The Craft Brewing Conference is the only place Jess Griego visits where there isn’t a line for the women’s bathroom. When the co-owner of Bosque Brewing Co. sees the men’s bathroom just across the way, there’s always a long line.
While not having to wait in line to use the bathroom is certainly a victory, the difference in restroom line length is indicative to Griego of how craft brewing is a male dominated industry. It’s also proof that there’s quite a bit more work to do to bring women into the brewing industry.
“Women brewing is a large minority,” she said. “I have seen a lot more women in owner and leadership roles, which has been great, but I think there’s still a lot of work to be done with women working in brewing. ... I think it’s definitely becoming less common (to not see women working in the industry). I hope that more women can see themselves in these roles.”
According to the Brewers Association, more than 30 percent of beer drinkers are women. Data suggests that from 2015 to 2018, craft beer skyrocketed in popularity and added 14.7 million drinkers to the mix – with 6.6 million of those being women. In fact, in some markets, the ratio of women sipping suds is greater than the number of men. In Portland, Oregon, the craft drinker breakdown is 52.7 percent female and 47.3 percent male.
The pseudo scientific expert takeaway here is that women like drinking beer, and they like making it, too. In fact, many of them are going to be serving glasses of their top-shelf beers from Oct. 3 through 5 at the Great American Beer Fest in Denver.
There’s an entire army of women out there making waves in the craft beer industry, and organizations like Pink Boots Society, an international nonprofit supporting women in the beer industry, are there to make sure it happens. Let’s meet a few of the women who are leading the hops charge in Colorado and New Mexico.
Kaylynn McKnightHead brewer at Toltec Brewing – Albuquerque, NMThe brewing bug bit Kaylynn McKnight when she was young and it never let go. Her initial exposure to the craft was when her father started bringing home beer recipes for homebrewing. It was the first time she saw someone drink a beer other than Coors or Miller.
That curiosity followed her into adulthood, leading McKnight to take a job as a hostess and waitress at a restaurant with a brewhouse where she could watch the brewing process from behind a glass window.
“I was freshly twenty one years old and I started bugging the head brewer to let me help. I bugged him so much he let me,” McKnight said.
It was clearly meant to be, as McKnight went on to become the founding brewer of Toltec Brewing in Albuquerque. She’s the only brewer, and as the founder, she built the brewery from the bottom up.
“I run the day to day operations from ordering grain to brewing. Quality control is all on me,” she said.
McKnight is a bit of an anomaly in her field. There are not many women that can say they’re the head brewer of a brewery. But at Toltec, most of the management team is made up of women, including one of the owners, the general manager, and the head chef.
“There are a few of us (women working in the craft beer industry). We’re not completely outnumbered but there are a few. Head brewers not so much. But I’ve been seeing more women in lab programs,” McKnight said.
A self-proclaimed sucker for lagers, McKnight believes you can’t make a good beer unless you pay attention to the little things.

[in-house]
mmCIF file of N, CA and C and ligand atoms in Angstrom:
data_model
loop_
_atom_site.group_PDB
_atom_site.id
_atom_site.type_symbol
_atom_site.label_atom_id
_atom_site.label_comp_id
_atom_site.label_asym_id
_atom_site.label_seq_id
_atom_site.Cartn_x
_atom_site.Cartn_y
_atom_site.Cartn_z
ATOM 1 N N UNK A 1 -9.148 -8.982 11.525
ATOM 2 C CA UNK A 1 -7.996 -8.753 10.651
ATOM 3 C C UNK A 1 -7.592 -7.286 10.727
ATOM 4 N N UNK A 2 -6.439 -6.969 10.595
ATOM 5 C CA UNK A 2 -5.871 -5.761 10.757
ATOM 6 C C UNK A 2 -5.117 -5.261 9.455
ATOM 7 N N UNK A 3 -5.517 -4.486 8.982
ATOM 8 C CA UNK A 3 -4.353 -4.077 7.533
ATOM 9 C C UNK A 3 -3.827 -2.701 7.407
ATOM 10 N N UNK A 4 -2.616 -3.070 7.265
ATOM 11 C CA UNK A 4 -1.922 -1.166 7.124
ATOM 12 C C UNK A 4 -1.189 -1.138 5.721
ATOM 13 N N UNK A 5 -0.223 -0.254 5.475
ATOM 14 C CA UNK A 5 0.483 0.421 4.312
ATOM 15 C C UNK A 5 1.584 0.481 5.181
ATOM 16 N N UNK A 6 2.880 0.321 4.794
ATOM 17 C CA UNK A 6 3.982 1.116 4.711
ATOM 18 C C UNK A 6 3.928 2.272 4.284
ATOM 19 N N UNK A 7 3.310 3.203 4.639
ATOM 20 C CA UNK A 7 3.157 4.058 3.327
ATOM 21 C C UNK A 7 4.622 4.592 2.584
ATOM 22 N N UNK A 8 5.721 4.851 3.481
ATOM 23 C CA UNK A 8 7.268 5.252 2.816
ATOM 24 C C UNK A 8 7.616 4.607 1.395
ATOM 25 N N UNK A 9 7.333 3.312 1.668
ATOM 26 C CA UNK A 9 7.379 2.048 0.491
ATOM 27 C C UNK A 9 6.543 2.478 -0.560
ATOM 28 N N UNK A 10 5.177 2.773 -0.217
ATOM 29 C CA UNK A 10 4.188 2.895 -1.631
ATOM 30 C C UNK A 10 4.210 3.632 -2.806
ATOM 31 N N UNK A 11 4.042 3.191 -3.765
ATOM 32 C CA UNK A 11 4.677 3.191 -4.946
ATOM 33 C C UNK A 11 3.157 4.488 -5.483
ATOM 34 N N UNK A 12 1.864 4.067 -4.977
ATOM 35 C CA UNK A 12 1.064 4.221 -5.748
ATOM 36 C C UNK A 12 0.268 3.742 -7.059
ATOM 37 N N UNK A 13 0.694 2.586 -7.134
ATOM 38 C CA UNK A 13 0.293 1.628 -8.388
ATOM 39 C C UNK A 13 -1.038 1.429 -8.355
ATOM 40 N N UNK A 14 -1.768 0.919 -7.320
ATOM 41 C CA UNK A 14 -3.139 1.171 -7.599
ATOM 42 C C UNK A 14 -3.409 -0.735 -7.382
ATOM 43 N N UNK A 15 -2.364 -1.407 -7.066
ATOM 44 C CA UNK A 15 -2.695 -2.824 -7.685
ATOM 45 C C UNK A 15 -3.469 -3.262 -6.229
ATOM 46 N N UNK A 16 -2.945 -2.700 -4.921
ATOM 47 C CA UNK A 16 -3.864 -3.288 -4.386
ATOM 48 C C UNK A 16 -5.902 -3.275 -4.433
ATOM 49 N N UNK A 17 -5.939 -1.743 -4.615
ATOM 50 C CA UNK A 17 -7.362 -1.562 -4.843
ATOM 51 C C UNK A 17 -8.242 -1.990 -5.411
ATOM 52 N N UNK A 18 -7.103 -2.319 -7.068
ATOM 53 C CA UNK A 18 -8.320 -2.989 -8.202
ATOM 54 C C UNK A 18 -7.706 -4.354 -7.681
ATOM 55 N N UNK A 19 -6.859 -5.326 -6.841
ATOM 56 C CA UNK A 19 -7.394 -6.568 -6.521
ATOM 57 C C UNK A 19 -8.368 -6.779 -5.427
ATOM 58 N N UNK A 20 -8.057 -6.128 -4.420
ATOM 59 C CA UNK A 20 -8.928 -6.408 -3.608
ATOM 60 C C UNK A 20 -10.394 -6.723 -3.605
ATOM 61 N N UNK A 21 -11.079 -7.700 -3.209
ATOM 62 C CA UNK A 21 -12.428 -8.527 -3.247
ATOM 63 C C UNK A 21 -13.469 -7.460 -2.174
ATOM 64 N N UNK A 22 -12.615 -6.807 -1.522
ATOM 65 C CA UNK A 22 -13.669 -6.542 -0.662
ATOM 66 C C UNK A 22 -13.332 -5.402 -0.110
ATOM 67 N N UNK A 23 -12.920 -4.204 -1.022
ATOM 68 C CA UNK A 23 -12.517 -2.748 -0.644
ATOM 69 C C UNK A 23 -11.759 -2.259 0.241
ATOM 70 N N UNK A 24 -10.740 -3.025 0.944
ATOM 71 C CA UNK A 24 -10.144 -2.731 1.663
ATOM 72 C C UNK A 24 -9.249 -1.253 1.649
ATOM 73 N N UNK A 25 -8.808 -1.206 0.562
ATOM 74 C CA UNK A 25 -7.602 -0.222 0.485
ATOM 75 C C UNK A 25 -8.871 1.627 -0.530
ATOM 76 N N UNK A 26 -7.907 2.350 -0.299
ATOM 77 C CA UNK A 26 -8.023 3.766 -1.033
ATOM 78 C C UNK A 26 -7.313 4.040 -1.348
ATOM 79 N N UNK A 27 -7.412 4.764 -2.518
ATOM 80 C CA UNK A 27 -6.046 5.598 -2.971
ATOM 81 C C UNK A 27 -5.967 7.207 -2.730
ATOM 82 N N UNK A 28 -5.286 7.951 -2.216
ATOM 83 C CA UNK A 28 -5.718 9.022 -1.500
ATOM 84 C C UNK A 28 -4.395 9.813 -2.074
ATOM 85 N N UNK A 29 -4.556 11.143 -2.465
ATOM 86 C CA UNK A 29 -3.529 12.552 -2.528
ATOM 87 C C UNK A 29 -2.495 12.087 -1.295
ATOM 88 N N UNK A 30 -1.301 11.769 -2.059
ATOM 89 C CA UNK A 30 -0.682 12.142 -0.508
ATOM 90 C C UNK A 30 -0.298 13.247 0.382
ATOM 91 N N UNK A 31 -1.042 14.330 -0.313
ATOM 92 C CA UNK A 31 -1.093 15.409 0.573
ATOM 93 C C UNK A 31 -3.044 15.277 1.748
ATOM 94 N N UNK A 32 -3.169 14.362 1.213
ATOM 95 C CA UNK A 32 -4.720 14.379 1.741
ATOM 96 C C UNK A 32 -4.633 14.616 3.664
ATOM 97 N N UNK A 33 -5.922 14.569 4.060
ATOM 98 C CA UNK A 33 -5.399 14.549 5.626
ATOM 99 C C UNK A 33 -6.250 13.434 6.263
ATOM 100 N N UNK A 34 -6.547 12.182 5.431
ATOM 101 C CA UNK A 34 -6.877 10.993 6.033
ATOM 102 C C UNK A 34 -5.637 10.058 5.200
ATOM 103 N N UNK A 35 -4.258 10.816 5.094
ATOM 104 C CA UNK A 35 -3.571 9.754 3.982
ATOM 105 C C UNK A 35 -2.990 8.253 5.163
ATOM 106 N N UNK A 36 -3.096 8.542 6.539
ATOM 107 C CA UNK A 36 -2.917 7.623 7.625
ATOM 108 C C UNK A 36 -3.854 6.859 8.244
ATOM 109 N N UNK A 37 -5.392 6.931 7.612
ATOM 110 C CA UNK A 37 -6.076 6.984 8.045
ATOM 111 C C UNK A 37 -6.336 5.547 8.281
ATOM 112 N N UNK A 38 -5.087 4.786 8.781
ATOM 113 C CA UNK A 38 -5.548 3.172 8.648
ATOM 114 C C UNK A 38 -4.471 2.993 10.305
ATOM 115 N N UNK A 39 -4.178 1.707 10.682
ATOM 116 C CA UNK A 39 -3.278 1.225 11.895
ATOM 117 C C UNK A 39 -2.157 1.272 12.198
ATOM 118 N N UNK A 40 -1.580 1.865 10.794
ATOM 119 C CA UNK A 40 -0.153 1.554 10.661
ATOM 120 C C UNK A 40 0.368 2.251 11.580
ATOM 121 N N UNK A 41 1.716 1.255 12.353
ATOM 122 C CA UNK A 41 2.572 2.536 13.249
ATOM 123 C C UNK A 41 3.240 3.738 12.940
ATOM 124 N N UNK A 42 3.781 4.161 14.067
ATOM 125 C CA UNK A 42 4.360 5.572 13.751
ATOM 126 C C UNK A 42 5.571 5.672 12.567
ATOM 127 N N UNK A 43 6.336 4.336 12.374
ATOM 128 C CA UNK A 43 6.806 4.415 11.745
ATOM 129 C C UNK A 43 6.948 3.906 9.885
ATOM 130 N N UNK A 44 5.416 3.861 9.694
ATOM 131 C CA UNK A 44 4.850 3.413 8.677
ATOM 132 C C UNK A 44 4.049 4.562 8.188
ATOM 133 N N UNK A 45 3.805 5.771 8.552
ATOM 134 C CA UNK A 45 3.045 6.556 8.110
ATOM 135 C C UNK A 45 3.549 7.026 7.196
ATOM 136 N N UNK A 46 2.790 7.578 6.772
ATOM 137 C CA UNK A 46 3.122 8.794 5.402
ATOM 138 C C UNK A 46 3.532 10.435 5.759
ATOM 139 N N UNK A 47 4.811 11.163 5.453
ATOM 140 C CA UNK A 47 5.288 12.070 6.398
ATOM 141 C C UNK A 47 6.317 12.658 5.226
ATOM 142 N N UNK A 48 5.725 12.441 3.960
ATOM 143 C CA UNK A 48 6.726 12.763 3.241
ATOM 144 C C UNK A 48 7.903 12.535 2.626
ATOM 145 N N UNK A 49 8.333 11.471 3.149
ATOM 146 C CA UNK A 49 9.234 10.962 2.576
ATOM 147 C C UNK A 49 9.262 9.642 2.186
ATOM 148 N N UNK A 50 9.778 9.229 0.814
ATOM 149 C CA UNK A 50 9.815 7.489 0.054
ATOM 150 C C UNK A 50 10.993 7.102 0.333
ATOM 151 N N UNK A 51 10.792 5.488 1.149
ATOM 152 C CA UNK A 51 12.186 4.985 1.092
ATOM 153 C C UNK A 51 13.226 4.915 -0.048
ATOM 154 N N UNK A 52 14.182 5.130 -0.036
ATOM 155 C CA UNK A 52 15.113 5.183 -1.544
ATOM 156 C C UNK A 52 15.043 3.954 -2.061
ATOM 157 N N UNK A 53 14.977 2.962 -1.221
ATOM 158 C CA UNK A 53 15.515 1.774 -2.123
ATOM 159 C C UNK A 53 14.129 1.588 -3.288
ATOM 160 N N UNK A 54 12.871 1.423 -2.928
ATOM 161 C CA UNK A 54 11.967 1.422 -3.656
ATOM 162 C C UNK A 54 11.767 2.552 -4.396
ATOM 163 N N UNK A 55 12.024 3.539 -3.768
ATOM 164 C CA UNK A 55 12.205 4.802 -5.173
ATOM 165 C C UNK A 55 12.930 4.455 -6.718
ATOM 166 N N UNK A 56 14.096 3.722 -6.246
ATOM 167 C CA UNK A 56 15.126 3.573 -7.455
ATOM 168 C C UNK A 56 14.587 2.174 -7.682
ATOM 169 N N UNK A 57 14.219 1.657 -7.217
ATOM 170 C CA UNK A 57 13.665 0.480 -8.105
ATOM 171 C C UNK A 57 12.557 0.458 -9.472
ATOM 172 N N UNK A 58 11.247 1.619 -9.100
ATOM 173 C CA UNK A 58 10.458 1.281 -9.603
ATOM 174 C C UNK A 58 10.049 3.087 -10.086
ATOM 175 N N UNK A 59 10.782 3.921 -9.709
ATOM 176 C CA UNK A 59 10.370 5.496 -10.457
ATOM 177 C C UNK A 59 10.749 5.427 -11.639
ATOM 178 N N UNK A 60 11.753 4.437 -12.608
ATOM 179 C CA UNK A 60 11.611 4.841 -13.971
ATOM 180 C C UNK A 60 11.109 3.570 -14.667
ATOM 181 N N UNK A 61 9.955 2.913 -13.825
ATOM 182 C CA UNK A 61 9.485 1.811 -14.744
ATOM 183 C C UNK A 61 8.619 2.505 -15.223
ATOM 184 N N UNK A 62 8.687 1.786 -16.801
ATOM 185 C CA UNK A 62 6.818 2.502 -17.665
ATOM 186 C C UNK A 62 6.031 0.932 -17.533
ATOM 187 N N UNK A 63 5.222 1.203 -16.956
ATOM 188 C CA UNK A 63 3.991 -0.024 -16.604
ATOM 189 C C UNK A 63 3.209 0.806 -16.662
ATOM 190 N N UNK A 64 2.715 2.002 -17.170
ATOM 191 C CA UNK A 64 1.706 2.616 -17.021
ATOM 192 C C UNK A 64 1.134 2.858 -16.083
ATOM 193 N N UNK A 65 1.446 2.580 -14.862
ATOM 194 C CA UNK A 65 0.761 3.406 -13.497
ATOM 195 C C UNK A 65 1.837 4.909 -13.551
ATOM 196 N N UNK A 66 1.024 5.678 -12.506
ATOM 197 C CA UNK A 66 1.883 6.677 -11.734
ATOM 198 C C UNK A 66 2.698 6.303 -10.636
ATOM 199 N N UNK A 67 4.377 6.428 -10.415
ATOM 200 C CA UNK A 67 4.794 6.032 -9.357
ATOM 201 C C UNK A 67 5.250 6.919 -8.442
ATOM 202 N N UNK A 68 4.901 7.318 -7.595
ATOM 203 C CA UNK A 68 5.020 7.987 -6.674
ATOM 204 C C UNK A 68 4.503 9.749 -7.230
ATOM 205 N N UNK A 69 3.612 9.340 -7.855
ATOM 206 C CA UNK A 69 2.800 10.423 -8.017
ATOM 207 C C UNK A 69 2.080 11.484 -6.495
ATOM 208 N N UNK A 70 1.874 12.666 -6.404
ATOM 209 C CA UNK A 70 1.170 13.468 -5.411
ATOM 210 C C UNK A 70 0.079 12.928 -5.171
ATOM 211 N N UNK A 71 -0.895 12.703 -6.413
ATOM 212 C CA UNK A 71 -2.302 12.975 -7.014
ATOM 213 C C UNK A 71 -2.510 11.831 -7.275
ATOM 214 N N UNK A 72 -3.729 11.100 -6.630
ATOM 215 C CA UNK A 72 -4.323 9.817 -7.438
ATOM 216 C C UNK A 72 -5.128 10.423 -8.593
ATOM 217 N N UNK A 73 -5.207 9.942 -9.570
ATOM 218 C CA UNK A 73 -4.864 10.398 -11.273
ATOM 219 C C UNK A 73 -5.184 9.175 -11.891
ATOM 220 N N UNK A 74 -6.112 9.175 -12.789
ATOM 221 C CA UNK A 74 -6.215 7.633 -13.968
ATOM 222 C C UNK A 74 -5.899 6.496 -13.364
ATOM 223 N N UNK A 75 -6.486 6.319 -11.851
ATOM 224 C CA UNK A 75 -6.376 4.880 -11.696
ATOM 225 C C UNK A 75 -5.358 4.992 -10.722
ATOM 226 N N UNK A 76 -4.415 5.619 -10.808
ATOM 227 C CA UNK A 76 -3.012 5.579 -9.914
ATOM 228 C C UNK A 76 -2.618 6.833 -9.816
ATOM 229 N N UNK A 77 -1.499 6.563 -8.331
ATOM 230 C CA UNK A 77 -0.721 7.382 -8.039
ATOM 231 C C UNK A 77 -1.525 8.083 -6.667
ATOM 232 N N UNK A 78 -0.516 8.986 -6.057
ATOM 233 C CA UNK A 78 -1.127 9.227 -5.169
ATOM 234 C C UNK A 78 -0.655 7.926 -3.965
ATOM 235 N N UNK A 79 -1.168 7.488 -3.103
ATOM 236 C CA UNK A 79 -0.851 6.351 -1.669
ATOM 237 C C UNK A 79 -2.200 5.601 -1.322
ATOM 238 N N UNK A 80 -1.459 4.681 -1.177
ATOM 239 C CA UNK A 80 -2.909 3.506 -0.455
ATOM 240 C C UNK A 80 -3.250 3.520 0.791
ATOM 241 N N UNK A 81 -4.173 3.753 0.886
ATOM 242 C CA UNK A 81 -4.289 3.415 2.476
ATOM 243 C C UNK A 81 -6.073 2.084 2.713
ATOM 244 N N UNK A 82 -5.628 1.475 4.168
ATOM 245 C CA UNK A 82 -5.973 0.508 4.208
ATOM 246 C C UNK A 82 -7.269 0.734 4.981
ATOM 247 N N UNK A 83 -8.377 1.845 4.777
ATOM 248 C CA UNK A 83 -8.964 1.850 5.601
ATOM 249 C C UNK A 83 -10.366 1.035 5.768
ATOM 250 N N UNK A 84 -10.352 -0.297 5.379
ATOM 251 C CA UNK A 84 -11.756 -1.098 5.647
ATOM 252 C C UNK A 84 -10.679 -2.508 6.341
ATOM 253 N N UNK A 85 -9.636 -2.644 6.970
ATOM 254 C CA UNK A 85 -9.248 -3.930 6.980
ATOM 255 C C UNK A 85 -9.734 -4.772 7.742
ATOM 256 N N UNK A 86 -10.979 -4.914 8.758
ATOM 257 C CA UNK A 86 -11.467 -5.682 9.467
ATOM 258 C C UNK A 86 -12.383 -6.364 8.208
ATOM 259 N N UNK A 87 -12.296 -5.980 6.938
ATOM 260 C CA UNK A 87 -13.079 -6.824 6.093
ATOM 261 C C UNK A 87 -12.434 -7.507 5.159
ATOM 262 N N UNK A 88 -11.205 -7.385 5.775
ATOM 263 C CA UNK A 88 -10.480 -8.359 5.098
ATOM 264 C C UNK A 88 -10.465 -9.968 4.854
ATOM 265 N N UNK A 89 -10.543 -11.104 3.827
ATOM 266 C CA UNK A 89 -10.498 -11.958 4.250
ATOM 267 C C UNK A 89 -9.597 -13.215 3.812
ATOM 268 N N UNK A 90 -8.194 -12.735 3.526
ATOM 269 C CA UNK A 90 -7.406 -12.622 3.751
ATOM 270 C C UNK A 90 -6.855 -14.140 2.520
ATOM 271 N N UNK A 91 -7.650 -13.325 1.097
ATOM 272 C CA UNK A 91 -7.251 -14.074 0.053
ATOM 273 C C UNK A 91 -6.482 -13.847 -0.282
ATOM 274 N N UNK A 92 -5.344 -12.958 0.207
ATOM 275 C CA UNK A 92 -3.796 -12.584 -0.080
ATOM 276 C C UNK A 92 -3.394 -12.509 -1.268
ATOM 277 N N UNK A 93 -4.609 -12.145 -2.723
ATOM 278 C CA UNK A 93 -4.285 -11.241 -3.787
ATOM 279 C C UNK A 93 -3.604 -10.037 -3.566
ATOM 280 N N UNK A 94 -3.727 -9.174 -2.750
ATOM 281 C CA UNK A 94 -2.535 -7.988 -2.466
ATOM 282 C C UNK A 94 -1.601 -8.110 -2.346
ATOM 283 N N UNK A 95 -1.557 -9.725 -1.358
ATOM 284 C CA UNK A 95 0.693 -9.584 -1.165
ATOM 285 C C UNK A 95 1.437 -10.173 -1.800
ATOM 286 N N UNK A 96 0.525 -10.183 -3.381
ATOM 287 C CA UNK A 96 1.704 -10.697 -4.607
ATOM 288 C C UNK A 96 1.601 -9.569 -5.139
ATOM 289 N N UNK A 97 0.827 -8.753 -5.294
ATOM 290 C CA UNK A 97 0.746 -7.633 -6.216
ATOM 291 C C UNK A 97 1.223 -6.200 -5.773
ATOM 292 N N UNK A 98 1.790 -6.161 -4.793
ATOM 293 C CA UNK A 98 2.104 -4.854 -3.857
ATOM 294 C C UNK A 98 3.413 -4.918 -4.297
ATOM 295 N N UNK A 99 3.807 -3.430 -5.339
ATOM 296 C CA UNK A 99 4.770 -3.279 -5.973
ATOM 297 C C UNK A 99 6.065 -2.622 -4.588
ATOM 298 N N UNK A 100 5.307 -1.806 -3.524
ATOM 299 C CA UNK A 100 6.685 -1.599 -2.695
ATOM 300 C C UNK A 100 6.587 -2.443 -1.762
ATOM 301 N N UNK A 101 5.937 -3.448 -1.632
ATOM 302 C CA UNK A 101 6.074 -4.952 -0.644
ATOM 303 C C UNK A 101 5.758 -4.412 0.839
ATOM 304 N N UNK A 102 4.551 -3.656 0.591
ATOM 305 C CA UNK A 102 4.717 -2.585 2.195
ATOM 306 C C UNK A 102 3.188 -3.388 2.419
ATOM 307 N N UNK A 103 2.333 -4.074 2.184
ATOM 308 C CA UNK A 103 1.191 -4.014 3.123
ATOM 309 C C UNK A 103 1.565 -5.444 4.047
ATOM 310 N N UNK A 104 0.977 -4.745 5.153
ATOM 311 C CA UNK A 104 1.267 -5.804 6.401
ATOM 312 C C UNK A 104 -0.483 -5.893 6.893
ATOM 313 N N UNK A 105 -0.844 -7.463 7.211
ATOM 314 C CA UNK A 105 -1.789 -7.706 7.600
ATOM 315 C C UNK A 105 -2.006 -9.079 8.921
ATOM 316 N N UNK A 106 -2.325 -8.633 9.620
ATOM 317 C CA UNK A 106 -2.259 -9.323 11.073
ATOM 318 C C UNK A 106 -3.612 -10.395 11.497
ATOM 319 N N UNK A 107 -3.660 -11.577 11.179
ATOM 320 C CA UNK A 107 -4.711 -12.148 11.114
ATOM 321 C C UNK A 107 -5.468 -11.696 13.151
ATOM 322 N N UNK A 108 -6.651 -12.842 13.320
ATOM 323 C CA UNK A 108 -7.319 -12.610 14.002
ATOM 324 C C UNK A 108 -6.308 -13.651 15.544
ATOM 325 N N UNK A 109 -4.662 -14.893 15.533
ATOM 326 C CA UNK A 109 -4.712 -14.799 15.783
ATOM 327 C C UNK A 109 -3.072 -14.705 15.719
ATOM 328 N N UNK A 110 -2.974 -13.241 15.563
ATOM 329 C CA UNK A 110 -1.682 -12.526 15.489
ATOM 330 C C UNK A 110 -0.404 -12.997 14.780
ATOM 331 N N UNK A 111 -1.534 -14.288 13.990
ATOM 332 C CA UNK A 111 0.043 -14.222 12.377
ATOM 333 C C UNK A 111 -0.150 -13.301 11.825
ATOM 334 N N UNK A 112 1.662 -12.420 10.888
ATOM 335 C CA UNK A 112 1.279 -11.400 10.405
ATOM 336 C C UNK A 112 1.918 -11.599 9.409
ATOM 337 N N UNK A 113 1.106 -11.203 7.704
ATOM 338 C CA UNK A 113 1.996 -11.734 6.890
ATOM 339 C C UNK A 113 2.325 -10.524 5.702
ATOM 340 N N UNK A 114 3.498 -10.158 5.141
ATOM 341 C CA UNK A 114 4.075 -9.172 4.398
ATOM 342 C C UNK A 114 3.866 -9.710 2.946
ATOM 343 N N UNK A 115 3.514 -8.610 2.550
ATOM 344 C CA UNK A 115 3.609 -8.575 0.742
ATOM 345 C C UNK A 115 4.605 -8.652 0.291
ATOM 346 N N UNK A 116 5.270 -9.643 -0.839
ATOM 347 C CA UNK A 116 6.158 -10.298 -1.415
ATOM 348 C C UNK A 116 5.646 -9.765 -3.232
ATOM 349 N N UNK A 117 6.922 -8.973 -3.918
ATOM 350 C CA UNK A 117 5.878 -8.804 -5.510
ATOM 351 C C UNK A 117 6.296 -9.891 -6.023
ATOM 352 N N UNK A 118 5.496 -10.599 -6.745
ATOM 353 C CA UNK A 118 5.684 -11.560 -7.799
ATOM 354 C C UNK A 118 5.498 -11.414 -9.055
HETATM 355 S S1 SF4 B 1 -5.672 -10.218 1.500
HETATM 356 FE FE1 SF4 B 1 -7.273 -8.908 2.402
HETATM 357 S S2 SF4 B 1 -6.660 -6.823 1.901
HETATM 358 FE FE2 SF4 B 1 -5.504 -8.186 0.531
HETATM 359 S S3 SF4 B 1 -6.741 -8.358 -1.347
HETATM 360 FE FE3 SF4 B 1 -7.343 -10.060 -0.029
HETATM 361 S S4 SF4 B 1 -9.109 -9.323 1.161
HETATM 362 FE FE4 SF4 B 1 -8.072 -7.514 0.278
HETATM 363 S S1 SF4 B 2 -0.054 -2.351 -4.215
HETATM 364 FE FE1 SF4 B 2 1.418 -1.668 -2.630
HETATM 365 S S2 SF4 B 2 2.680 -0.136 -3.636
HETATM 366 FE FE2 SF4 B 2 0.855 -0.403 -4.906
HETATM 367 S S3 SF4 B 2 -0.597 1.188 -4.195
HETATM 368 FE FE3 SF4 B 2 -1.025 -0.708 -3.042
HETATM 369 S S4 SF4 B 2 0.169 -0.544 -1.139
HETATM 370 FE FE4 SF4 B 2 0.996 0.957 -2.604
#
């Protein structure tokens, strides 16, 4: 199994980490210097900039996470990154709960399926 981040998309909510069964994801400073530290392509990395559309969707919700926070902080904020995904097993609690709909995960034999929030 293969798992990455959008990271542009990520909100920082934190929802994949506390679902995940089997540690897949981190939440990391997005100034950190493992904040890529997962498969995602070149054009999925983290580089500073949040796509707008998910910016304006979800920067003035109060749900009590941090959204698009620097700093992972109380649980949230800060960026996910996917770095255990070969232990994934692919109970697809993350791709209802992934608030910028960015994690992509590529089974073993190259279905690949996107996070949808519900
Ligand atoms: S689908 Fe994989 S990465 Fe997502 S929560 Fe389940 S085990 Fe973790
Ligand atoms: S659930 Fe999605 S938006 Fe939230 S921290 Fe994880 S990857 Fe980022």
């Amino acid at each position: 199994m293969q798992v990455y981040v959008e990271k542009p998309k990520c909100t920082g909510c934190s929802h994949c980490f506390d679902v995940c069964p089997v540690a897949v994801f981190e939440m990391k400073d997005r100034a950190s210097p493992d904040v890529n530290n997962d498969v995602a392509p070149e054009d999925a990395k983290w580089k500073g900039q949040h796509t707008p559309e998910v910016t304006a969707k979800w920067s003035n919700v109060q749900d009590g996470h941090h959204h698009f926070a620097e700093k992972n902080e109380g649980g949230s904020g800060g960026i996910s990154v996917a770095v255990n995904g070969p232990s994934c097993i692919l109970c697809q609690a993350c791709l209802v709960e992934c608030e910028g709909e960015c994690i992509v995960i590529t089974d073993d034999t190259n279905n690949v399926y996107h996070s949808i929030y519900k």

“I don’t think you can make a good beer without attention to detail,” she said. “If you try to rush through anything in the beer industry you’re going to get a bad product. It’s important to really love what you’re doing and love hard work. There’s a lot of trial and error. It’s really a work of art.”
There are certain beers McKnight is most proud of. At the last brewery she worked at, she made a honey chamomile wheat that won gold at World Beer Cup and a silver medal at GABF. At Toltec, people love her wheat beers and the blue agave nectar beer, but her pride and joy are her lagers – specifically her rye lager.
“It’s crisp and doesn’t have that overwhelming rye flavor,” she said.
She’s entered five beers for the GABF competition this year. She didn’t get her own brewery booth, but will have a few of her beers featured at the New Mexico Guild booth.
Amy MeyerhoferBar manager and event coordinator of WildEdge Brewing Collective – Cortez, COWhen Amy Meyerhofer began working in the craft brew scene, it was quite evident to her that she was going to be one of few women working in the southwest Colorado beer industry.
Despite her extensive knowledge and experience, Meyerhofer, the bar manager and event coordinator at WildEdge Brewing Collective in Cortez, has found that at beer-focused social events like festivals she must exert herself more than her male cohorts in order to be taken seriously.
“It felt like we went years back in time. I had to put on a different pair of pants and was like, ‘No, I’m going to own this experience. I had a part in this. I can talk about it,” Meyerhofer said.
To get to where she is now, Meyerhofer studied the craft of brewing relentlessly.
“You want to get the nuances right. You want to get the verbiage right. Especially as a female, there’s less wiggle room on that. You have to be able to drag your point home with the correct language to be heard. So just making sure I was succinct and knowledgeable and then finding the confidence to go out to these festivals or be in the taproom, because we’re doing something that Cortez has never seen. There’s a lot of education that happens with our patrons,” she said.
As far as good beer goes, Meyerhofer said a good beer experience is dependent on how it makes her feel.
“I feel like what makes a good beer is how it reacts in your body,” she said. “That it’s clean. That it’s well brewed. ... Something that excites my palette. Something that is unique.”
She held up a glass of Barrel 17, a WildEdge-brewed red base beer fermented with second-use raspberries in French oak cask for nine months.
“Like this beer that we’re drinking. I feel like as we’re gaining a couple degrees in temperature it’s evolving and exploring that evolution. ... You’re starting to branch into the unique qualities of the beer that are exciting,” she said.
Victoria MartinezDirector of Culinary Arts and Hospitality and Tourism programs at Central New Mexico Community College – Albuquerque, NMVictoria Martinez isn’t a brewer, but she is a visionary who is leading the charge in creating a larger workforce in New Mexico’s craft brewing industry.
As the director of culinary arts and hospitality and tourism at Central New Mexico Community College in Albuquerque, Martinez played a key role in developing the university’s new Brewing and Beverage Management program.
“It was a conversation we had with New Mexico Brewers Guild,” Martinez said. “We were looking at expanding our programs and we noticed the craft brewing industry in New Mexico was growing. The brewing guild came to us and said, ‘We need a labor force. We need folks with boots on the ground.’”
Martinez worked with the Brewers Guild to develop a program and Brewing and Beverage Management was born in 2016.